A good poem brushes against us and leaves its scent on our skin. We read it and feel the tug in our blood. And each time we return to this poem, the day flavors it differently. What we are thinking about just before we read it is seen through its lens.
Mineral Violence by Quinn Latimer
The vast sadness of my family
is an ocean rehearsing its sorrow
against the intractable night.
By light we are careful, bruised
and beautiful as script, hair tangled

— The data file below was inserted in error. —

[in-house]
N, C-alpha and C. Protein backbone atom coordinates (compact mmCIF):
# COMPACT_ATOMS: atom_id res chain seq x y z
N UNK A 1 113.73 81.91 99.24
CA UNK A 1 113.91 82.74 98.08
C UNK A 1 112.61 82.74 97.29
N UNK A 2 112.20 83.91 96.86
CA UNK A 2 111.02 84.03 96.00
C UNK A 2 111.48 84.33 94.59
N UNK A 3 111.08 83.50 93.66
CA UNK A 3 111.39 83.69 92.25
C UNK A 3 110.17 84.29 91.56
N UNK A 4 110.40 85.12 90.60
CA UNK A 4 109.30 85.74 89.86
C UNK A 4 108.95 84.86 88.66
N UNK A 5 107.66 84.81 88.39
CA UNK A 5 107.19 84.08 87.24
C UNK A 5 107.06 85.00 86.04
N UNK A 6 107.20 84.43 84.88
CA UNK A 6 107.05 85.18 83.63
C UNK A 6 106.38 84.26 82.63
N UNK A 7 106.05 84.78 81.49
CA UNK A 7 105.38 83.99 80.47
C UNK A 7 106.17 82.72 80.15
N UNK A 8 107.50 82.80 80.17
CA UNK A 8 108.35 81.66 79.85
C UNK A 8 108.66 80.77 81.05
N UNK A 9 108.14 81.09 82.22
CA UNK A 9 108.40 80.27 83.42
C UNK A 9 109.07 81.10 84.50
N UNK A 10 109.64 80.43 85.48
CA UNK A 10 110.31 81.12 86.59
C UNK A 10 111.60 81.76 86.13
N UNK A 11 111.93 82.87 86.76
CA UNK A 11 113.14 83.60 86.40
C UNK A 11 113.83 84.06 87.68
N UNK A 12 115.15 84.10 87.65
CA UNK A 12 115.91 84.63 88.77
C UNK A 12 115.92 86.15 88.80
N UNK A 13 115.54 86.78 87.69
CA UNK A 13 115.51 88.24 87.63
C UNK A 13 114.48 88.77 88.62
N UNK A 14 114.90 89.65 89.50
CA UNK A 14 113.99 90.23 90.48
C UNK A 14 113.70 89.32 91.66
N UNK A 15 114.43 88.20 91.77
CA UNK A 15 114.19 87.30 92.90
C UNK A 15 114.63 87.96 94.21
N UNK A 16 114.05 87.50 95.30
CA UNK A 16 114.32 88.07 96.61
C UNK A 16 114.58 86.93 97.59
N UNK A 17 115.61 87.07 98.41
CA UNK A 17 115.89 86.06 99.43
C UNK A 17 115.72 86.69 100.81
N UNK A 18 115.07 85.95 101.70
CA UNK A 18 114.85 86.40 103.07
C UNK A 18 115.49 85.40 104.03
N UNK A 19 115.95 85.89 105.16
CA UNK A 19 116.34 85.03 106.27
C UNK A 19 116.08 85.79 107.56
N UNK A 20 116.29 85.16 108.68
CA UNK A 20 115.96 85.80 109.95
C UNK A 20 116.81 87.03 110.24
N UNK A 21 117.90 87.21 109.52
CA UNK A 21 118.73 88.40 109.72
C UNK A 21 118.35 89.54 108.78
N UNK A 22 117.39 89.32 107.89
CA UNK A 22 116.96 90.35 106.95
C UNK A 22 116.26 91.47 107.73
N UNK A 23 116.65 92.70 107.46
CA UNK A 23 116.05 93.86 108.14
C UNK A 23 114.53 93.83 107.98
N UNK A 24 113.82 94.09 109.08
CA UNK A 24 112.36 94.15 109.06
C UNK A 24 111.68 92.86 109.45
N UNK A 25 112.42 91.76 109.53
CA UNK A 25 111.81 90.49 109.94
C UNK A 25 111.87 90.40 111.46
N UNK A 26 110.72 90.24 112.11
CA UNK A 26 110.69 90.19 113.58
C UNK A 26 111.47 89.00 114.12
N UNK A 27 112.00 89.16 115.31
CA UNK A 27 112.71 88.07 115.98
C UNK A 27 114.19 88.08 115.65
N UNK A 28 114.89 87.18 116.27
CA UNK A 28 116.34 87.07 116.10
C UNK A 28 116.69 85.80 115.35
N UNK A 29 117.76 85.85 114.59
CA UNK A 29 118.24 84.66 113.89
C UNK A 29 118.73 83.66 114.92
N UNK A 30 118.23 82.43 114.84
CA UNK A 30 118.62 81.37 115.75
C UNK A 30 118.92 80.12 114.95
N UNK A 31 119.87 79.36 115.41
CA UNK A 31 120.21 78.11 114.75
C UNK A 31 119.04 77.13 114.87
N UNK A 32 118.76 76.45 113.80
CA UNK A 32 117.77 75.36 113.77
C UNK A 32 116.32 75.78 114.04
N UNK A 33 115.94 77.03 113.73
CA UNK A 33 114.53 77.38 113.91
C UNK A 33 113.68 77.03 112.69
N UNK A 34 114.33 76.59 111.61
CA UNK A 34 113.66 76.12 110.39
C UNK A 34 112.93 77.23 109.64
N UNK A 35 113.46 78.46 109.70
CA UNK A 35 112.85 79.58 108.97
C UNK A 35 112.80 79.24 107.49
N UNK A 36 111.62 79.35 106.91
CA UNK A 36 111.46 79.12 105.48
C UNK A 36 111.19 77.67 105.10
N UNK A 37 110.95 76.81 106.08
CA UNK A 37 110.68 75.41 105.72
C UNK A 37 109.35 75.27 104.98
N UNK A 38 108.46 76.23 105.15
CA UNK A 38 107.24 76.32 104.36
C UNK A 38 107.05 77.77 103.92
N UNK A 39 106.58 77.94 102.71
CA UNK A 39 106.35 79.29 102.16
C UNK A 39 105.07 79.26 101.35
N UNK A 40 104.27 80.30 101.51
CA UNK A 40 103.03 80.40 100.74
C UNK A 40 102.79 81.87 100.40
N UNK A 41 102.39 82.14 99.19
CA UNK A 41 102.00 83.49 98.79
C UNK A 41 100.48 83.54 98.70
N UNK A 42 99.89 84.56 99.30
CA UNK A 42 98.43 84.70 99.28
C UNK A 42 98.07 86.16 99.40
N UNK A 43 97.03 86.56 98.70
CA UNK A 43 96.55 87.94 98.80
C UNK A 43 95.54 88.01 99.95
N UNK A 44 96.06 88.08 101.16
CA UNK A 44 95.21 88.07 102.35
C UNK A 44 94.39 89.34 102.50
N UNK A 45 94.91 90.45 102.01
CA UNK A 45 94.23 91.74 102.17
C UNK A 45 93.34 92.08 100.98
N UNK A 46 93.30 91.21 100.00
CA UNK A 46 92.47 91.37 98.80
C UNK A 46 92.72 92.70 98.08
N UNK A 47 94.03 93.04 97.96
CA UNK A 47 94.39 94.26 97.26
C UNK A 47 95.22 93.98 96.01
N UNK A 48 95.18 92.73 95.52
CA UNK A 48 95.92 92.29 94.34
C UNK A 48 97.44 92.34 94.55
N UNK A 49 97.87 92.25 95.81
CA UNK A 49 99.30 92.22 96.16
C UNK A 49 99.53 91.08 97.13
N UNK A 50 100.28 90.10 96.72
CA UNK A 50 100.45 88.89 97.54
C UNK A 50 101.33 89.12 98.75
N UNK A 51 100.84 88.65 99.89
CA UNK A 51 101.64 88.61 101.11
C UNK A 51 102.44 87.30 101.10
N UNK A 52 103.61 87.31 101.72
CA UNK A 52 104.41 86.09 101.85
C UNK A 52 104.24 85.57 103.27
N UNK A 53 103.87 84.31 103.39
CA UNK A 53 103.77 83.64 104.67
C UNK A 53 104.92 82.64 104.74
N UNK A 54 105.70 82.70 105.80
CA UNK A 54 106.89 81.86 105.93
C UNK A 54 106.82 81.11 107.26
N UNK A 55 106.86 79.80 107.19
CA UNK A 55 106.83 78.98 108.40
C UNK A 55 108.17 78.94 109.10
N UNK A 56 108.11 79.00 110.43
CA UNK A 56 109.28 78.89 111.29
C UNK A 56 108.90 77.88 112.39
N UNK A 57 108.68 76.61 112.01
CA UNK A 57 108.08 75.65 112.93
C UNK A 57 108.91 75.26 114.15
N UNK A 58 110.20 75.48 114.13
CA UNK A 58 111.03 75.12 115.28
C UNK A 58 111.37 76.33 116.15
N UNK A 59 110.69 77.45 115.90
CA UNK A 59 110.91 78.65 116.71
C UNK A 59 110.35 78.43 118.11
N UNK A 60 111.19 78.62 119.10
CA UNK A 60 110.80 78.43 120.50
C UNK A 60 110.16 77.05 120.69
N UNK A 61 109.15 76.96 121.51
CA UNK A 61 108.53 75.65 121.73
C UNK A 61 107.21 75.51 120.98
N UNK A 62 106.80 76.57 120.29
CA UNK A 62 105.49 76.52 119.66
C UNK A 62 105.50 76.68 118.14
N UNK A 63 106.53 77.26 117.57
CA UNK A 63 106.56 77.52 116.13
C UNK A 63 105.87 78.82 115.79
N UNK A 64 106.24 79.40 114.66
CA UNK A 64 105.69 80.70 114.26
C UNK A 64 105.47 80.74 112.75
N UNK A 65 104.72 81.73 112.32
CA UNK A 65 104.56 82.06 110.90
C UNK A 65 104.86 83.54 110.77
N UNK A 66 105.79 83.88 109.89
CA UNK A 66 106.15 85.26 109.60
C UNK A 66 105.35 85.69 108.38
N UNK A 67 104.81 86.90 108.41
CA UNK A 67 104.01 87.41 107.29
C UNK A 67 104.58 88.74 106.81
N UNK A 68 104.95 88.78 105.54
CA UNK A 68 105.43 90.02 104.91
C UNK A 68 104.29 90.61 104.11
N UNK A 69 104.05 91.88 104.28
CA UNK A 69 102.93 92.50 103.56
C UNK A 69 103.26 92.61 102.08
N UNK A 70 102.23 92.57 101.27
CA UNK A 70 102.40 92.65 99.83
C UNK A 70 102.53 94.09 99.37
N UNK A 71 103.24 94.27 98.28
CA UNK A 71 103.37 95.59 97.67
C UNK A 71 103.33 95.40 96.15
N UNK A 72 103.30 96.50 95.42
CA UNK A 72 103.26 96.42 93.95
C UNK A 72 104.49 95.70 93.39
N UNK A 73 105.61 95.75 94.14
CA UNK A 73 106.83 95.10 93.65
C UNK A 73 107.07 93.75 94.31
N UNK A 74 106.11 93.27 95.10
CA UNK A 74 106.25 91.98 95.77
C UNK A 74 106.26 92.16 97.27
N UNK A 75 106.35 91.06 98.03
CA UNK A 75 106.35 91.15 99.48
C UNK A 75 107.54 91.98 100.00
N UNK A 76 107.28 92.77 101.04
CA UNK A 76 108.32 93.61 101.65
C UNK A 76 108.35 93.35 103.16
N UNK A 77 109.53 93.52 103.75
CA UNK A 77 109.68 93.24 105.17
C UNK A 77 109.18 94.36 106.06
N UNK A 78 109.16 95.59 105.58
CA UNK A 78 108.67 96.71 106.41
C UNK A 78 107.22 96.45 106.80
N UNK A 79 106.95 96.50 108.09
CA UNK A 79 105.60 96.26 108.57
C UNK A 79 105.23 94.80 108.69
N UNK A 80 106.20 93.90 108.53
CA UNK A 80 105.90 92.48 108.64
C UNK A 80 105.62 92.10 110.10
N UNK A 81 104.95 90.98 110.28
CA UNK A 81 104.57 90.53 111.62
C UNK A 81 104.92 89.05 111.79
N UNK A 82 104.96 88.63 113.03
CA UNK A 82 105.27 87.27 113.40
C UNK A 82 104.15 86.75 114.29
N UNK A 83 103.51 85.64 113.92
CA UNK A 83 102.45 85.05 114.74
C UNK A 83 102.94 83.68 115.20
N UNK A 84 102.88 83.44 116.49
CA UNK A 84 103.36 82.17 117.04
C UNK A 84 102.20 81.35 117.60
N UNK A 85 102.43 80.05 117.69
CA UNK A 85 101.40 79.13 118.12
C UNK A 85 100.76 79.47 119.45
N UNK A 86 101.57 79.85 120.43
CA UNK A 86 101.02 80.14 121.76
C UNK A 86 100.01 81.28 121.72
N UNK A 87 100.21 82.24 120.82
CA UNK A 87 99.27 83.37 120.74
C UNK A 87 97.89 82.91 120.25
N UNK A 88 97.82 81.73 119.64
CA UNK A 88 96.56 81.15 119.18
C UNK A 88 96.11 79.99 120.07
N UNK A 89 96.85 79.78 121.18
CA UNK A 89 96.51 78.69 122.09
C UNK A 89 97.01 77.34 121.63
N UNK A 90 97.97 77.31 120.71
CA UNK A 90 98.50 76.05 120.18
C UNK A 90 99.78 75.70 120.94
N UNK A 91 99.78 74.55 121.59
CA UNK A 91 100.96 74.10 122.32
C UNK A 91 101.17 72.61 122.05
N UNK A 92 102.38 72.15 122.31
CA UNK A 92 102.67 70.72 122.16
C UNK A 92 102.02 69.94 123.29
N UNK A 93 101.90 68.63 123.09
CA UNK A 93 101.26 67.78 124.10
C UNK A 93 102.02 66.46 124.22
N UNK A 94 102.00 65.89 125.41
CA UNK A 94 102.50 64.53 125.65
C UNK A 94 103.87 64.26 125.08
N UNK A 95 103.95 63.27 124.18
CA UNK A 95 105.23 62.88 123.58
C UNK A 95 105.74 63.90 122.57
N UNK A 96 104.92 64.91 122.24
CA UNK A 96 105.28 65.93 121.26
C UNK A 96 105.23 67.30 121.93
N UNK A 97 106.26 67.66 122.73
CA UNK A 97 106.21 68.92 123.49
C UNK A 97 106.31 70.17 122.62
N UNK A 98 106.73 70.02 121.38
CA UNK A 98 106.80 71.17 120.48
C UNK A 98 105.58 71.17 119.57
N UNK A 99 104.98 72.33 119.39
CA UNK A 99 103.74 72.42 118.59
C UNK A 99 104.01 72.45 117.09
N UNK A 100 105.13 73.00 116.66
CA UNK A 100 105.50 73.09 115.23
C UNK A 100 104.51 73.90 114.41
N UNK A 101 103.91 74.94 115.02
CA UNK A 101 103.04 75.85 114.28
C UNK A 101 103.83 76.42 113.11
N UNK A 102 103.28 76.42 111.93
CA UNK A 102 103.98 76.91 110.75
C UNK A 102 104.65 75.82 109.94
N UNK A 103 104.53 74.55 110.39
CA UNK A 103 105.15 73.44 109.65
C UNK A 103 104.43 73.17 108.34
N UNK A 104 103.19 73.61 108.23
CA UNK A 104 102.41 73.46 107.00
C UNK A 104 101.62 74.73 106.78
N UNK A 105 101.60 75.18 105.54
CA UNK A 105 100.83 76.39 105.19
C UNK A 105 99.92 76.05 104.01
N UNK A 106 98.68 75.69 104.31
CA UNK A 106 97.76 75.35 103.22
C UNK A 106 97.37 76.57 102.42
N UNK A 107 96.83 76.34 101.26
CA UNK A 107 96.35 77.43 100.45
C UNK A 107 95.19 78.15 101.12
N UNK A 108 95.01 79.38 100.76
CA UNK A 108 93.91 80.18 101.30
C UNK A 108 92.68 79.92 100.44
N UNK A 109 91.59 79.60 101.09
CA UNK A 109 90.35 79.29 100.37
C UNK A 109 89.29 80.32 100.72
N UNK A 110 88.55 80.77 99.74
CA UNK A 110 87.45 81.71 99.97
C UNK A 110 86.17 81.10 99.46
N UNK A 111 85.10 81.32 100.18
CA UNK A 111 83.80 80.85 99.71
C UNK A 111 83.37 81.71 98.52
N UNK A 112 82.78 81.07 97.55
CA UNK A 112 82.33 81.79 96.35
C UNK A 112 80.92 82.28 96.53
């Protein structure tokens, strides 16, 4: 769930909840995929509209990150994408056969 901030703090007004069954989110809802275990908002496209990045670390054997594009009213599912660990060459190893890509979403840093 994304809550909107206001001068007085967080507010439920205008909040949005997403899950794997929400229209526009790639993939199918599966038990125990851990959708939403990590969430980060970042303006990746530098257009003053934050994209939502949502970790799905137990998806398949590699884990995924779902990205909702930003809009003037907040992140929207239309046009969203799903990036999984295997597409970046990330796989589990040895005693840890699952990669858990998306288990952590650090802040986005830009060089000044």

from evening’s beating. We stoop
to inspect the night’s debris
and do not recognize black
half-hearts of shell (that are ours),
wool of kelp. The jetty’s battered
knuckles count the endless waves
rolling in. Watching birds drawn
as graphite on sky, we forget
our night deaths. I do not understand
this, nor our strange thick hair, only
that I am of it. Wheat of my mother,
father’s beard of bees: I am their
provided. O mineral violence
release their salt traffic, their
hovering at sea. I will exist.
Give them what they want.